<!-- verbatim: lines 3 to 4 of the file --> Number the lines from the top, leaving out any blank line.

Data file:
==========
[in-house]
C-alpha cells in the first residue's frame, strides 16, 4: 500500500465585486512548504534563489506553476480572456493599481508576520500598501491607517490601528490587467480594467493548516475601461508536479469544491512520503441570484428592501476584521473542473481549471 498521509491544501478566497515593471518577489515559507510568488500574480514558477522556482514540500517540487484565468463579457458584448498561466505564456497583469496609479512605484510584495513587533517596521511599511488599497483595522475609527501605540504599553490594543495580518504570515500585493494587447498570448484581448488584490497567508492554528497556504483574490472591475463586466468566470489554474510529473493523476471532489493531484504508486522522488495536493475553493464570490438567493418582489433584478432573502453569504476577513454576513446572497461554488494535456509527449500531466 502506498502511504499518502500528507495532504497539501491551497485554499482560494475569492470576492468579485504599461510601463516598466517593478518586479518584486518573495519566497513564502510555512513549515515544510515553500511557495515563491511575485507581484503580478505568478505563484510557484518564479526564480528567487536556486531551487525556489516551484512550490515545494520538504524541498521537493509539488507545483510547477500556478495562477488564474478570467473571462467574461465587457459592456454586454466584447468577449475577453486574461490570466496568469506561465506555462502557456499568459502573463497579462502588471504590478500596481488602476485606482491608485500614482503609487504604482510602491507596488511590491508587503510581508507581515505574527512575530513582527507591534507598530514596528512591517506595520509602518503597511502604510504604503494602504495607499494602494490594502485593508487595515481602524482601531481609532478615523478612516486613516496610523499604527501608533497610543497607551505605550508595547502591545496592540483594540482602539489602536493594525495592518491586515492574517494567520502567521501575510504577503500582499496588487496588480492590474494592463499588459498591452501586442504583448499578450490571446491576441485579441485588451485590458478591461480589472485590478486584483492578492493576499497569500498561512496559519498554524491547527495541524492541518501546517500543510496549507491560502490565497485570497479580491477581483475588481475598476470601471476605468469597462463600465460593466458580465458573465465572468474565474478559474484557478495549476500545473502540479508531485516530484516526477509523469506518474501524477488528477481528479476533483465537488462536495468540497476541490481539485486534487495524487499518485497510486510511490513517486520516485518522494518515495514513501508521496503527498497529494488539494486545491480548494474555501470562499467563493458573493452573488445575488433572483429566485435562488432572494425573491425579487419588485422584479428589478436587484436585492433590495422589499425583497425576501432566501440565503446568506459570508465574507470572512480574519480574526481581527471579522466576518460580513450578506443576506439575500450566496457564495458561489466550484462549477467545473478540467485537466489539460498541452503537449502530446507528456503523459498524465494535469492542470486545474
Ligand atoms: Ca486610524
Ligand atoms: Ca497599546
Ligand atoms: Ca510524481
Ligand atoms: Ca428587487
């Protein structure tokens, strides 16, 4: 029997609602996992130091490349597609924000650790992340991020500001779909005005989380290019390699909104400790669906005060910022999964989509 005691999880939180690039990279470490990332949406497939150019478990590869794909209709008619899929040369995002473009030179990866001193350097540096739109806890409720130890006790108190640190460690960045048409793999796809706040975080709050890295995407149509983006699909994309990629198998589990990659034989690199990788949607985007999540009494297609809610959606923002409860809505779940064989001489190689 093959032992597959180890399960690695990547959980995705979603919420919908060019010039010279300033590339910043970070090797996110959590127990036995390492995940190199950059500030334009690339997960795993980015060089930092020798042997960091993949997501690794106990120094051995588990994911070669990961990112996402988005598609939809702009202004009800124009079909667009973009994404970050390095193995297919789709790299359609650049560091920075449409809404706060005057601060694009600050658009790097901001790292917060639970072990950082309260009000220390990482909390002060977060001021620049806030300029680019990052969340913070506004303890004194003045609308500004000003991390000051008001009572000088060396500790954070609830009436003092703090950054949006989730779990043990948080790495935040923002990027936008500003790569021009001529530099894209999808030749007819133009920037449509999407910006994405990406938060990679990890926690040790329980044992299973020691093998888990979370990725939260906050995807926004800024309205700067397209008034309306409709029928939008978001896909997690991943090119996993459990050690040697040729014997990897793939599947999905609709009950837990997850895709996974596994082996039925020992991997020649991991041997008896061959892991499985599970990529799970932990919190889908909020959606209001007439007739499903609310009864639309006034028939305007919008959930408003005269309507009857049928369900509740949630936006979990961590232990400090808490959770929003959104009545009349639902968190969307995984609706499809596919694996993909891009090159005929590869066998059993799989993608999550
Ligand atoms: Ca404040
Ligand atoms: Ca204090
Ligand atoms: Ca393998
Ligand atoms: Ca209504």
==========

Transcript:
Ligand atoms: Ca486610524
Ligand atoms: Ca497599546